In this classic work of developmental psychology, renowned psychiatrist and the co-author of the #1 New York Times bestseller What Happened to You? reveals how trauma affects children—and outlines the path to recovery.
"Fascinating and upbeat.... Dr. Perry is both a world-class creative scientist and a compassionate therapist." –Mary Pipher, PhD, author of Reviving Ophelia
How does trauma affect a child's mind—and how can that mind recover?
Child psychiatrist Dr. Bruce D. Perry has helped children faced with unimaginable horror: genocide survivors, murder witnesses, kidnapped teenagers, and victims of family violence. In the classic The Boy Who Was Raised as a Dog, Dr. Perry tells their stories of trauma and transformation and shares their lessons of courage, humanity, and hope. Deftly combining unforgettable case histories with his own compassionate, insightful strategies for rehabilitation, Perry explains what happens to children’s brain when they are exposed to extreme stress—and reveals the unexpected measures that can be taken to ease such pain and help them grow into healthy adults. Only when we understand the science of the mind and the power of love and nurturing can we hope to heal the spirit of even the most wounded child.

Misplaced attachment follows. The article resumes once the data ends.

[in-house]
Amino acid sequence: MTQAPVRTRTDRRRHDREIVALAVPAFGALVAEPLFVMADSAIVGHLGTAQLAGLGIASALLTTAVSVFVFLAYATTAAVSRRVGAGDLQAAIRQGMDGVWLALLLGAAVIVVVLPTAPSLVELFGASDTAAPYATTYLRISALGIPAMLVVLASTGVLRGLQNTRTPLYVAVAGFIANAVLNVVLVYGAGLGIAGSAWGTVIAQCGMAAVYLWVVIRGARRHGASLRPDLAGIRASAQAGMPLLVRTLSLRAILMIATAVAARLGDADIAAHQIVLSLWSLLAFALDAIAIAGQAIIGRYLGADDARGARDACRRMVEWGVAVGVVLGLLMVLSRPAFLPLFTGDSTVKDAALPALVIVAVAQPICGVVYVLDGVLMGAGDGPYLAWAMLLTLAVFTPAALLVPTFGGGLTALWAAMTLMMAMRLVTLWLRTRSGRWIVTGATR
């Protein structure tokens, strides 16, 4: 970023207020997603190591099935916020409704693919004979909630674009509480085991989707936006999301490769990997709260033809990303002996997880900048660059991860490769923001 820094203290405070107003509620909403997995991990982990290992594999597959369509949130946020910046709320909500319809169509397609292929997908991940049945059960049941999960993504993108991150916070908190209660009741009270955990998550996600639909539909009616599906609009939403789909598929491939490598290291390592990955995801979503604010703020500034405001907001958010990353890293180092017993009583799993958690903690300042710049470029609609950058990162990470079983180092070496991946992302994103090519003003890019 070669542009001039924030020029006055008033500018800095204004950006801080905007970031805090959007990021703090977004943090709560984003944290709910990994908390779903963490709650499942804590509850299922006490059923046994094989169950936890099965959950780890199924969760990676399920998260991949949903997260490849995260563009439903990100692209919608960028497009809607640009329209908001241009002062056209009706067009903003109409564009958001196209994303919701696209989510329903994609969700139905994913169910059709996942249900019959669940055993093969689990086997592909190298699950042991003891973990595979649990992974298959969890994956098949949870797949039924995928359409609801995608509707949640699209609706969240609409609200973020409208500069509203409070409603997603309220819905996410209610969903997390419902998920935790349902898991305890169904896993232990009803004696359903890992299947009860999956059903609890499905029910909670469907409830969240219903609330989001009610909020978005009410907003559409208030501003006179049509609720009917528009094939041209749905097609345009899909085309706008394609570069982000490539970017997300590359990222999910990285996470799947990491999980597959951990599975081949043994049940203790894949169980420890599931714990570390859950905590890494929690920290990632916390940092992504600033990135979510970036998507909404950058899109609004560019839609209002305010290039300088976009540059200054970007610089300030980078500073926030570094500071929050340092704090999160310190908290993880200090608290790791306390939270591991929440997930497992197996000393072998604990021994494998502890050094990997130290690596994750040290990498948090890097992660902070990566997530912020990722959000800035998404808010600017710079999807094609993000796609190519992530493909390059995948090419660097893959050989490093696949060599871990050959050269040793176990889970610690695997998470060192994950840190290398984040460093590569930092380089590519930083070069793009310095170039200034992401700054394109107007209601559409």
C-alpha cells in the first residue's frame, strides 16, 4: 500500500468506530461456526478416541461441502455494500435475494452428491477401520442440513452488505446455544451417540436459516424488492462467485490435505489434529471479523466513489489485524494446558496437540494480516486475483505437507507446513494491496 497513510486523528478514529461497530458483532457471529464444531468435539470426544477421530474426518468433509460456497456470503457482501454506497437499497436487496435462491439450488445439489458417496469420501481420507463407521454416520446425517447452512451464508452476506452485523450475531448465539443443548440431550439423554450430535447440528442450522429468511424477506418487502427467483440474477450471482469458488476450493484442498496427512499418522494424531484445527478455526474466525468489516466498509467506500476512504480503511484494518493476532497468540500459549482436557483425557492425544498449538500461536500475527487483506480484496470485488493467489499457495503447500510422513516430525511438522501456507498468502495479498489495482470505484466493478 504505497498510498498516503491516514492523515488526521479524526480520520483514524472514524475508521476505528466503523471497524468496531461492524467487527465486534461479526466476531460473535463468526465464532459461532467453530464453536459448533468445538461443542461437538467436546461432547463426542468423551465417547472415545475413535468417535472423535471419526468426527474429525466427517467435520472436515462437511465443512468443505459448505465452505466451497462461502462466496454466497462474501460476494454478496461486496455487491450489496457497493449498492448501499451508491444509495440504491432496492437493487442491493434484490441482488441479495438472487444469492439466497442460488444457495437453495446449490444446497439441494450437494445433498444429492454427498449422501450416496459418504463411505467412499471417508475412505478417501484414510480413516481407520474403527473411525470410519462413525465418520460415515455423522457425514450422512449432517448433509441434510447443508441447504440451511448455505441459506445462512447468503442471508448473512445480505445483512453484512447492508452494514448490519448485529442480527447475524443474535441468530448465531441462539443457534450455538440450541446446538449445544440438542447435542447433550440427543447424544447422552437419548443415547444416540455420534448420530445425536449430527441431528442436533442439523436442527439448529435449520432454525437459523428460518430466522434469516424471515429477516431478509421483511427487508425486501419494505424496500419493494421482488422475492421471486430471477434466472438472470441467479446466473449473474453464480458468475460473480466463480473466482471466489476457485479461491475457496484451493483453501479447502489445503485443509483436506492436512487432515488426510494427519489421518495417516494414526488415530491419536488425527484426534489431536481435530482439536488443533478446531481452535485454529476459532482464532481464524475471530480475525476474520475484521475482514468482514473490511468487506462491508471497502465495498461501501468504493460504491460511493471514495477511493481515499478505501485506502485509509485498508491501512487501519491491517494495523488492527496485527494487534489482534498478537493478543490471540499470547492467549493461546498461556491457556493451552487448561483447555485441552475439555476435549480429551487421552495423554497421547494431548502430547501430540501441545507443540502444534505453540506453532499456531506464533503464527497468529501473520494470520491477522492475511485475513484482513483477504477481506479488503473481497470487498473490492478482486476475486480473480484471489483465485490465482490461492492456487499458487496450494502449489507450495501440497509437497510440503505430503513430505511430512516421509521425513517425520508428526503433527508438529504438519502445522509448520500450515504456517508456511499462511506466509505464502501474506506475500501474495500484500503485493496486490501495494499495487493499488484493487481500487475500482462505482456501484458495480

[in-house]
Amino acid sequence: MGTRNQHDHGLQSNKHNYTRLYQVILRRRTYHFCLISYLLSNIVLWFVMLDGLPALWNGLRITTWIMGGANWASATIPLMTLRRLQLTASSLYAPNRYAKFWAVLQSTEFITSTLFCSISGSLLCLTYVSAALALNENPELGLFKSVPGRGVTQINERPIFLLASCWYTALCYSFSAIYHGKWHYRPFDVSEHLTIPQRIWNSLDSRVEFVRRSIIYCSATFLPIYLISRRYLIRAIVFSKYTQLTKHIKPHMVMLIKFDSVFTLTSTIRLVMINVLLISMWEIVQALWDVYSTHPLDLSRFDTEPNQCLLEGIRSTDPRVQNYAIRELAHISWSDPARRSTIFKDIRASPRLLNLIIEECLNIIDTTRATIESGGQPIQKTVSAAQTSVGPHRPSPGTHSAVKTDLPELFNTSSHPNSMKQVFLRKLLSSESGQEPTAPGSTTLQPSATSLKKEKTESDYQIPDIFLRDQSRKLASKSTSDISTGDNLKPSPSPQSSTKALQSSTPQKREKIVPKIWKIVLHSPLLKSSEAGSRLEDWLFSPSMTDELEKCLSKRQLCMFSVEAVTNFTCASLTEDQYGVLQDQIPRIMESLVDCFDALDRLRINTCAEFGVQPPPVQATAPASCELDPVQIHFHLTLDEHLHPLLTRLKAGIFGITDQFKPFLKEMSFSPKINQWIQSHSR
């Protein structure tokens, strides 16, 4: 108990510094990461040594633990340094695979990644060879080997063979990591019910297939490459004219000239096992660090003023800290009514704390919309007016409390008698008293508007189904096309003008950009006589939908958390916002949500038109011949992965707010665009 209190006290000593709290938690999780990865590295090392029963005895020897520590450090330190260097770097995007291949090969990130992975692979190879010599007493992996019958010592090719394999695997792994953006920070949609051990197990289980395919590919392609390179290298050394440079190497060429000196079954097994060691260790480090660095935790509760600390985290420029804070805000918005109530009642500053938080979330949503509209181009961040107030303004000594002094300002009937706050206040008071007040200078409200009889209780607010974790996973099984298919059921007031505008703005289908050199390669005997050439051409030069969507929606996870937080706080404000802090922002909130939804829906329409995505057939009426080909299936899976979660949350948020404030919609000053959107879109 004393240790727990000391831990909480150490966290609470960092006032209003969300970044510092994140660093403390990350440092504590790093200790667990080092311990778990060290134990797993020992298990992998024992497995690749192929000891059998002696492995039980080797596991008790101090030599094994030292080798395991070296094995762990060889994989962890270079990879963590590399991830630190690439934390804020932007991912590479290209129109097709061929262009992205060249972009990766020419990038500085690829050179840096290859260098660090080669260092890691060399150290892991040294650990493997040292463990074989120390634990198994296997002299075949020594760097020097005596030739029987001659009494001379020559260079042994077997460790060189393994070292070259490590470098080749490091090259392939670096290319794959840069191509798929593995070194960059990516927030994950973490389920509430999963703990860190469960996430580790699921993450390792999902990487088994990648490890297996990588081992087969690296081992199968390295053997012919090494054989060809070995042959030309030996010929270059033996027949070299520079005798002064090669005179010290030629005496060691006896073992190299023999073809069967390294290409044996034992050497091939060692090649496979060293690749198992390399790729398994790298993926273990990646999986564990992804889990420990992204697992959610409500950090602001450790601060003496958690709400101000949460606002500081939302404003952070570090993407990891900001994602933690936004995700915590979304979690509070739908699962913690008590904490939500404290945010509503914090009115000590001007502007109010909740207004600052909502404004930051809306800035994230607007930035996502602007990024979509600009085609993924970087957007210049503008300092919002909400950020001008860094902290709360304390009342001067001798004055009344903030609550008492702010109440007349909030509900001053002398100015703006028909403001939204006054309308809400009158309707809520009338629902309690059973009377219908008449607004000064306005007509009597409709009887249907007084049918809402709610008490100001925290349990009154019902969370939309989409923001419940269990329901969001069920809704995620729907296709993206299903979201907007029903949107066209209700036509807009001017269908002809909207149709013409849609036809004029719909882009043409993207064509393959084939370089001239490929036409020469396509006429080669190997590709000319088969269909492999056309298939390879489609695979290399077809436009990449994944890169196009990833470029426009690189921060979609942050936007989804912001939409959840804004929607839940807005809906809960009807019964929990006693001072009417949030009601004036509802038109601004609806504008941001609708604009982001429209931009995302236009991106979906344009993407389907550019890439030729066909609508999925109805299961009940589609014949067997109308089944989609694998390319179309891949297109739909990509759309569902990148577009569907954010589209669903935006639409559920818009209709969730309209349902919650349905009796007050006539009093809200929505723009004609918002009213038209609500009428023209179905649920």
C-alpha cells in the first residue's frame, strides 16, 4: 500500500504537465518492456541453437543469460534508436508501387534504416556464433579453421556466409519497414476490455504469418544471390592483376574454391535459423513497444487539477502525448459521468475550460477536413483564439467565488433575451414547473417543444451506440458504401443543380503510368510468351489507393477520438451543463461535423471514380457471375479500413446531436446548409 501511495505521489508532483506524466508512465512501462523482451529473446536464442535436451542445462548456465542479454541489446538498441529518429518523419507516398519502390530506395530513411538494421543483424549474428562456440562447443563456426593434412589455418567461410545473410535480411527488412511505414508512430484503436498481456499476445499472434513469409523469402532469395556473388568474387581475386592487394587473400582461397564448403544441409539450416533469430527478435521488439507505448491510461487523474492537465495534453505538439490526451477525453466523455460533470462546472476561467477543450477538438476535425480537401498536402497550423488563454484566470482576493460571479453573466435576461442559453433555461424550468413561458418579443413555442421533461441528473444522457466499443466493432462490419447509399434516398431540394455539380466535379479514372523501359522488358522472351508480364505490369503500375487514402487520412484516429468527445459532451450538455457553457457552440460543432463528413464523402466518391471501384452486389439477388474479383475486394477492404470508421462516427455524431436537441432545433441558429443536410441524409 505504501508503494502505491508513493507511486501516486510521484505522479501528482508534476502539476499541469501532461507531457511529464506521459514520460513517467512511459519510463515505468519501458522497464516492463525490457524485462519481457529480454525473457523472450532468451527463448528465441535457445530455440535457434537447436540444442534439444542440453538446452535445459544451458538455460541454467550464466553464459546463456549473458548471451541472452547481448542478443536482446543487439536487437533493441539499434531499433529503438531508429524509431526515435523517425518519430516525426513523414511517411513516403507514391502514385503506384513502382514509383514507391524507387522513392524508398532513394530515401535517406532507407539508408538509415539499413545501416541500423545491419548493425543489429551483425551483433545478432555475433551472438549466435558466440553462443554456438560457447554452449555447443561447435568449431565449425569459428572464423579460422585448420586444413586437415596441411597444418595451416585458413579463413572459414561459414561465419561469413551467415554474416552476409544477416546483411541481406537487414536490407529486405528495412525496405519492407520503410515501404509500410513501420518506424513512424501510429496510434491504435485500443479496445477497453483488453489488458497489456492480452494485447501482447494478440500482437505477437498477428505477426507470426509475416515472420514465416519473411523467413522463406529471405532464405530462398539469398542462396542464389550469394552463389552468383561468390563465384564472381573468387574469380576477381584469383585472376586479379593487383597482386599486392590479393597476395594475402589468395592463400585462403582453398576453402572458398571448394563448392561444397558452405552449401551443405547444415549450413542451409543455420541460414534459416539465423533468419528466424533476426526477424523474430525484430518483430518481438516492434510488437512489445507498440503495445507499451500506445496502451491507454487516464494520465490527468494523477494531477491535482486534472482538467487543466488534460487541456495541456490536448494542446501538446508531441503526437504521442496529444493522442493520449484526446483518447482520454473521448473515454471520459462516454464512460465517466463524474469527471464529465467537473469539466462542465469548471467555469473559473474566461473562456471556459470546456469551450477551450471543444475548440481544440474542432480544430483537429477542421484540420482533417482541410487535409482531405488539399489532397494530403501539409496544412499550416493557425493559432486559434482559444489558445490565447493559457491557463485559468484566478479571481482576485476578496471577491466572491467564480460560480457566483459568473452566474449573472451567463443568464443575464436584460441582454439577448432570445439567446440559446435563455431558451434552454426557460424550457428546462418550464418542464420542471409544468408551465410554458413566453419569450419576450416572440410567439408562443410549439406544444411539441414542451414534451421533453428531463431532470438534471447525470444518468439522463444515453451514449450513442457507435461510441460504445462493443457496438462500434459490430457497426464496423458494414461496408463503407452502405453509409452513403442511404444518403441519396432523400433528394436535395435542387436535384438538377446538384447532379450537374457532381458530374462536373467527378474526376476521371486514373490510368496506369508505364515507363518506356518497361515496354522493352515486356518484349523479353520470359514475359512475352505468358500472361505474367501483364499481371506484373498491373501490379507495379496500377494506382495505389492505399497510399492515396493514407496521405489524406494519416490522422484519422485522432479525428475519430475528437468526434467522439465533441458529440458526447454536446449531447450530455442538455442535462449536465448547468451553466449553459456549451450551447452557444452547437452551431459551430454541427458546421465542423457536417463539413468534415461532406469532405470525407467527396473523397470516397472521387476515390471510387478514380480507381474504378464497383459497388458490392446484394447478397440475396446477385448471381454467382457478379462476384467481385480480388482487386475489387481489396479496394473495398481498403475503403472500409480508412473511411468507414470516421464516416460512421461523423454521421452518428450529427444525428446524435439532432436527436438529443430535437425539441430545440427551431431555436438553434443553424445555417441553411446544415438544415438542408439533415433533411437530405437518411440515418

In beautifully written, fascinating accounts of experiences working with emotionally stunted and traumatized children, child psychiatrist Perry educates readers about how early-life stress and violence affects the developing brain. He offers simple yet vivid illustrations of the stress response and the brain's mechanisms with facts and images that crystallize in the mind without being too detailed or confusing. The stories exhibit compassion, understanding and hope as Perry paints detailed, humane pictures of patients who have experienced violence, sexual abuse or neglect, and Perry invites the reader on his own journey to understanding how the developing child's brain works. He learns that to facilitate recovery, the loss of control and powerlessness felt by a child during a traumatic experience must be counteracted. Recovery requires that the patient be "in charge of key aspects of the therapeutic interaction." He emphasizes that the brain of a traumatized child can be remolded with patterned, repetitive experiences in a safe environment. Most importantly, as such trauma involves the shattering of human connections, "lasting, caring connections to others" are irreplaceable in healing; medications and therapy alone cannot do the job. "Relationships are the agents of change and the most powerful therapy is human love," Perry concludes.